The gift of technology

The gift of technology

The gift of technology

The gift of technology

BY PETE HELGREN
BSF SOFTWARE DEVELOPER

I smiled as the couple quietly bowed their heads in the restaurant. You don’t see folks pray before their meals very often these days. Then I noticed they weren’t praying: They were taking pictures of their meals with their mobile devices. Ah, the surprises that come with living in the 21st century! As a web developer at BSF Headquarters, I’m more immersed in the technical world than most. Spending my days and nights in the glow of electronic devices makes me think about how technology has crowded our lives.

What should we think of this technology explosion?

Is the news all bad?

Can technology be good?

Since Genesis, tools have been an integral part of humanity’s work. From tilling the soil (Genesis 4:2) to playing music (Genesis 4:22), God’s people use His creativity to develop and nurture a fallen world. Sometimes that creativity has pleasing results. Sometimes the results simply confirm our need for a Savior. Like all gifts and all tools, technology can either be redemptive or destructive. We see the destruction all around us. Let’s look instead at how we can use electronic tools and technology redemptively.

Technology can help us prioritize

Our 21st century lifestyles would be busy enough without technology interrupting our daily lives. Text messages and mobile apps clamor for our attention. E-mail and social media feeds crowd our days. But using technology wisely saves us time. A quick text of assurance can relieve anxiety. A quick traffic scan saves time on the road. Personal calendars streamline our meeting times.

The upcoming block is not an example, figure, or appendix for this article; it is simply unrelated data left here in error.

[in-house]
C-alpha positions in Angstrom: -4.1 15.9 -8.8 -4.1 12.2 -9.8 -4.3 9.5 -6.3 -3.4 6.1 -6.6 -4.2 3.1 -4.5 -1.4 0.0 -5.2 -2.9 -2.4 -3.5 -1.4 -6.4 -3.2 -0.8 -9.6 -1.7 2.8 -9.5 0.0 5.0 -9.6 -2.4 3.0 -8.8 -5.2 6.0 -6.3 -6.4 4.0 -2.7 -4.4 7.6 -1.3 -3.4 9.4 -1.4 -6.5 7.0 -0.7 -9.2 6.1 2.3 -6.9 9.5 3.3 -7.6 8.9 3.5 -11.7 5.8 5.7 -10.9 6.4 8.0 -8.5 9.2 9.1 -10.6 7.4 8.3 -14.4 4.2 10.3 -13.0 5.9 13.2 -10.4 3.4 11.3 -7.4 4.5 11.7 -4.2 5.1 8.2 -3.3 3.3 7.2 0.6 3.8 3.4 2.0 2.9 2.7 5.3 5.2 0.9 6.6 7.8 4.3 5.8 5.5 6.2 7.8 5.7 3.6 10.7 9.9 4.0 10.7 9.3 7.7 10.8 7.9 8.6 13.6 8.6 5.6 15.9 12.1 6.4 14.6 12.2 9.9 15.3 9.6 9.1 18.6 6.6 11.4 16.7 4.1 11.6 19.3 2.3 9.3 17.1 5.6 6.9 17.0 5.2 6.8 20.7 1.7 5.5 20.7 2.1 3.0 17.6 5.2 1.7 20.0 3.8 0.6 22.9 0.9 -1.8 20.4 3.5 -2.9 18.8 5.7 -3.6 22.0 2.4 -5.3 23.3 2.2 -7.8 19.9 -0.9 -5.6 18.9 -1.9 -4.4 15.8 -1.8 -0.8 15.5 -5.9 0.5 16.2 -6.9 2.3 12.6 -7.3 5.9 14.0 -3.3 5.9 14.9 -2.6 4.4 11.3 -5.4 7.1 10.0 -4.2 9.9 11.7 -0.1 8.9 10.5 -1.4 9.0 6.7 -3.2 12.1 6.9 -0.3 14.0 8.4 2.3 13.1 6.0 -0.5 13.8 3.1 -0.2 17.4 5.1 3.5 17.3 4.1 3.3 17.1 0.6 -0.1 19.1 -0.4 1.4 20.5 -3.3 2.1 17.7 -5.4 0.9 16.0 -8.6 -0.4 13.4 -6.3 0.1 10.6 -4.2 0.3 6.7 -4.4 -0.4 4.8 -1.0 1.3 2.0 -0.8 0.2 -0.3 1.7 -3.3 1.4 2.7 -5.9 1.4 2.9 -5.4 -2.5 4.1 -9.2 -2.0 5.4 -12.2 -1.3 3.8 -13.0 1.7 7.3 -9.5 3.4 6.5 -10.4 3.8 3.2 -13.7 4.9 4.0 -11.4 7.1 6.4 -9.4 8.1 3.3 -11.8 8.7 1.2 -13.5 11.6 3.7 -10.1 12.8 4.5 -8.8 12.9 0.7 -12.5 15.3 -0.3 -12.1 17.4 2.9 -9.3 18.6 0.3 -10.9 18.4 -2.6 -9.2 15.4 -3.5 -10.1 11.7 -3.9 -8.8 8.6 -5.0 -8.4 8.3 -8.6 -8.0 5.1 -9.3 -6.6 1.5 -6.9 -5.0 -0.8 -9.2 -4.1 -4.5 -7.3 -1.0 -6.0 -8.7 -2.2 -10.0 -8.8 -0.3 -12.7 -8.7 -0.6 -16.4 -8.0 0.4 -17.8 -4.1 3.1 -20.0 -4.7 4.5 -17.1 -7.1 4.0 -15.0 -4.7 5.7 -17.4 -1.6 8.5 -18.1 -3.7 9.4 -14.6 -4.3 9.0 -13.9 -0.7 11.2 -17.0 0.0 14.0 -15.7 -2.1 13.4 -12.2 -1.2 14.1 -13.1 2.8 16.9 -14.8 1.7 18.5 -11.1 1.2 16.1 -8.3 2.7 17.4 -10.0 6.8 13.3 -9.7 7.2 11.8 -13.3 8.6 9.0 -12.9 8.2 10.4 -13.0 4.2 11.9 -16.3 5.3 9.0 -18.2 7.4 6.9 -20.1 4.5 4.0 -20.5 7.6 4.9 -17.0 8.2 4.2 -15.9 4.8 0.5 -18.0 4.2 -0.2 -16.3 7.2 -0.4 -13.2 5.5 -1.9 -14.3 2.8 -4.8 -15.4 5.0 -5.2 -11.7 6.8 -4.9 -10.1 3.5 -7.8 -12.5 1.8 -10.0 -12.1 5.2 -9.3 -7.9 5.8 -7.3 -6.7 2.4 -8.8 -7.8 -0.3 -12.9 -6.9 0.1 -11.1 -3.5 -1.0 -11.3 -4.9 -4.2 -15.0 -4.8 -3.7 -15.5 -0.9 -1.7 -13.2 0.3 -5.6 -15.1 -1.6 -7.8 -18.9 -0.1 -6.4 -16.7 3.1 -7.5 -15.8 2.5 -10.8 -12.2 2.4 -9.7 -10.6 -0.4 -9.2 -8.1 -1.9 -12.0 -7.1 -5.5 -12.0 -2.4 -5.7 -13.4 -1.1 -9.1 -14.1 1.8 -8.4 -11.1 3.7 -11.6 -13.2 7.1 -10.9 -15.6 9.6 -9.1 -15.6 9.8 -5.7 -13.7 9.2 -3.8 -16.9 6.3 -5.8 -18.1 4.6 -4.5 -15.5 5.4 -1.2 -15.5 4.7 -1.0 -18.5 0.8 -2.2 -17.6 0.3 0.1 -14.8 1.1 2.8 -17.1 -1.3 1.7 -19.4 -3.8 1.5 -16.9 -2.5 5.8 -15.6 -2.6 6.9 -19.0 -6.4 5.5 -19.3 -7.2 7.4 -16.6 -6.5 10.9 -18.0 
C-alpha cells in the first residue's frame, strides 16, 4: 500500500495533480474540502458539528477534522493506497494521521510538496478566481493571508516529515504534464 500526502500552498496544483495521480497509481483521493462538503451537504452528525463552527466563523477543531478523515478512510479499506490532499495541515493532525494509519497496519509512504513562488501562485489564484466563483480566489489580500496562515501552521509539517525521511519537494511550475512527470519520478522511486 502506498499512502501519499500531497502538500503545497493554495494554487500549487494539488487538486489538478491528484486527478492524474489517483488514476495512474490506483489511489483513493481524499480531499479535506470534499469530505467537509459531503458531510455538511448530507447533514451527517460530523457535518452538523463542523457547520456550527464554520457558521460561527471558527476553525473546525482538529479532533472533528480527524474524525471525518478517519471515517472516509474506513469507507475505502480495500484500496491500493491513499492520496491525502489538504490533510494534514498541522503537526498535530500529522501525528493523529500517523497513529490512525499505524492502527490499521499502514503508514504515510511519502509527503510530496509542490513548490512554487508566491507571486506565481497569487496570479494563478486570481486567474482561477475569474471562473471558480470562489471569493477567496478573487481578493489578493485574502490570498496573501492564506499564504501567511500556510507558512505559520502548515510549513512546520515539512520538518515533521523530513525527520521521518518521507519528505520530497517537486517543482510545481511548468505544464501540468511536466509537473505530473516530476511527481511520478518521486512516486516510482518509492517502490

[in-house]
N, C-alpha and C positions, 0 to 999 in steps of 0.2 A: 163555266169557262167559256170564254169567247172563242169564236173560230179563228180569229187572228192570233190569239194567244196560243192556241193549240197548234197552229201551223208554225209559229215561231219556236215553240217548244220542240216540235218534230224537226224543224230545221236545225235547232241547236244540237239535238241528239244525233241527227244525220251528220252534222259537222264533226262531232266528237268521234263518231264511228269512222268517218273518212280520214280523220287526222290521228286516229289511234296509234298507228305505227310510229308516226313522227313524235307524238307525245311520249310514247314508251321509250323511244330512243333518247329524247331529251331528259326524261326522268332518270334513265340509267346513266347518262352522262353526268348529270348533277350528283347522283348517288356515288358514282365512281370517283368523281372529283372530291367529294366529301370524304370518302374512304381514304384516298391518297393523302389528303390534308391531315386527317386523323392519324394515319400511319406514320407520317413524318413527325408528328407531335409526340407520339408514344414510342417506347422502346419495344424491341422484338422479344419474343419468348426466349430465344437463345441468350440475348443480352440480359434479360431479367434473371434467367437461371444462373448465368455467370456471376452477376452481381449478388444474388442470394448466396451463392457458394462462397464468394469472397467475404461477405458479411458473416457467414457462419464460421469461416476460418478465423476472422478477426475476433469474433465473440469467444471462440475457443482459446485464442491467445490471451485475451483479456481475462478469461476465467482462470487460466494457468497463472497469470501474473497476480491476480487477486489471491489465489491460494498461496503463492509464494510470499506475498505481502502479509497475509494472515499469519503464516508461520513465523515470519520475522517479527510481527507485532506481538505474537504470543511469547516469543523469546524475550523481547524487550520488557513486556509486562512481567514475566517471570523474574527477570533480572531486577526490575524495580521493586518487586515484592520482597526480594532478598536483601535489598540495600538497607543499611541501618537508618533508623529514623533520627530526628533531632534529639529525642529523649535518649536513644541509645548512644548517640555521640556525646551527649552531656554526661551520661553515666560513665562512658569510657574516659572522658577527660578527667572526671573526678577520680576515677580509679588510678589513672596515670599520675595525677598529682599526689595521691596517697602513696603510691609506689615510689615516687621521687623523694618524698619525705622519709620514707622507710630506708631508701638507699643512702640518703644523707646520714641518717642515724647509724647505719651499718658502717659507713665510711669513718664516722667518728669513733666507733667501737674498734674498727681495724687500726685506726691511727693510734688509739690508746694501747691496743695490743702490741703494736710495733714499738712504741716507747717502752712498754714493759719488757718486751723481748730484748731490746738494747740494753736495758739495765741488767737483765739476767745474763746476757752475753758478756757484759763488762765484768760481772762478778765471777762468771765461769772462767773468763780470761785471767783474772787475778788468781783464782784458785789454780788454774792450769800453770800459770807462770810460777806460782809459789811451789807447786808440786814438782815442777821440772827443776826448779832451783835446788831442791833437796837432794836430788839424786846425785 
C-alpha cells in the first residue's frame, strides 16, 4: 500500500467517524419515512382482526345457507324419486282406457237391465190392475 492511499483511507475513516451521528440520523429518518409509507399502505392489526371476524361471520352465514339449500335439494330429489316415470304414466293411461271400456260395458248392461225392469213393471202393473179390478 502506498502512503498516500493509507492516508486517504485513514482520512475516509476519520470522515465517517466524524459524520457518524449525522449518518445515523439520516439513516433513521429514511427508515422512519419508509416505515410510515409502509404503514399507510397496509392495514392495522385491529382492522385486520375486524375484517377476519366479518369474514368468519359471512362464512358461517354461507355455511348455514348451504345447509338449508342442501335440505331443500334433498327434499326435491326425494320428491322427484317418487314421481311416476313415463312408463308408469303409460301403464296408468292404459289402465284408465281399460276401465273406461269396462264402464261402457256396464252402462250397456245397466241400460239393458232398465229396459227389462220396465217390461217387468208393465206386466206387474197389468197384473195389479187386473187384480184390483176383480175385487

Technology can also help us plan for the whitespace, the quiet time we need to slow down and listen for God’s still small voice. It’s that time when we put the wind, earthquakes and fires of the day behind us. Believe it or not, we humans need that quiet time. Our brains must sort through and make sense of the daily background noise. Use the tool of technology to help you plan for some quiet time with God.

Technology can collapse the distance between people

Our God is deeply relational. In the Bible, God often interacts directly with His people (Genesis 6:13; 17:1; Exodus 3:4). We know that an all-powerful God could easily solve the problem of sin at a distance. Instead, He chose to dwell with us.

God made us in His image – as personal, moral and spiritual beings. So, connecting with God and each other personally is part of what it means to be human.

Think of all the ways the Triune God could speak to us today. Daily tweets or a text message or two. And who wouldn’t love to have access to God’s Instagram account and the magnificence of Heaven? Instead, God chose to come to us in human form, and communicated that encounter to us through inspired human authors, for human good.

Embrace your God-given relational nature! Whenever you can, join with your brothers and sisters in Christ in a personal, face-to-face way. Text an invite to someone you haven’t been with in a while to join in study, prayer or encouraging conversation over coffee. Linger before or after class or your group meeting to connect. Check to see if a virtual group member lives in your area to put a physical presence on that virtual friendship you enjoy.

Use technology to schedule time to be without technology. Use impersonal electronic communication to meet personally, with someone you care about. The tools we use change us, but they shouldn’t define us. Our identity isn’t found on Facebook, it is found in Christ. So, use the tool of technology, a God-given gift, to conform to His likeness: Set aside time with our Father, seek out others personally to share Christ.

Like any tool, we can use technology for evil or for good. Remember that it IS a good gift from a good God who wants us to spend more time with Him and more quality time with each other, in person, building up the body of Christ. Yes, technology can get in the way. It can use up precious time and put distance between us when we really yearn to be together. But if we use technology wisely, we can grow close to God and to our brothers and sisters who share this love for God and love for His Word.

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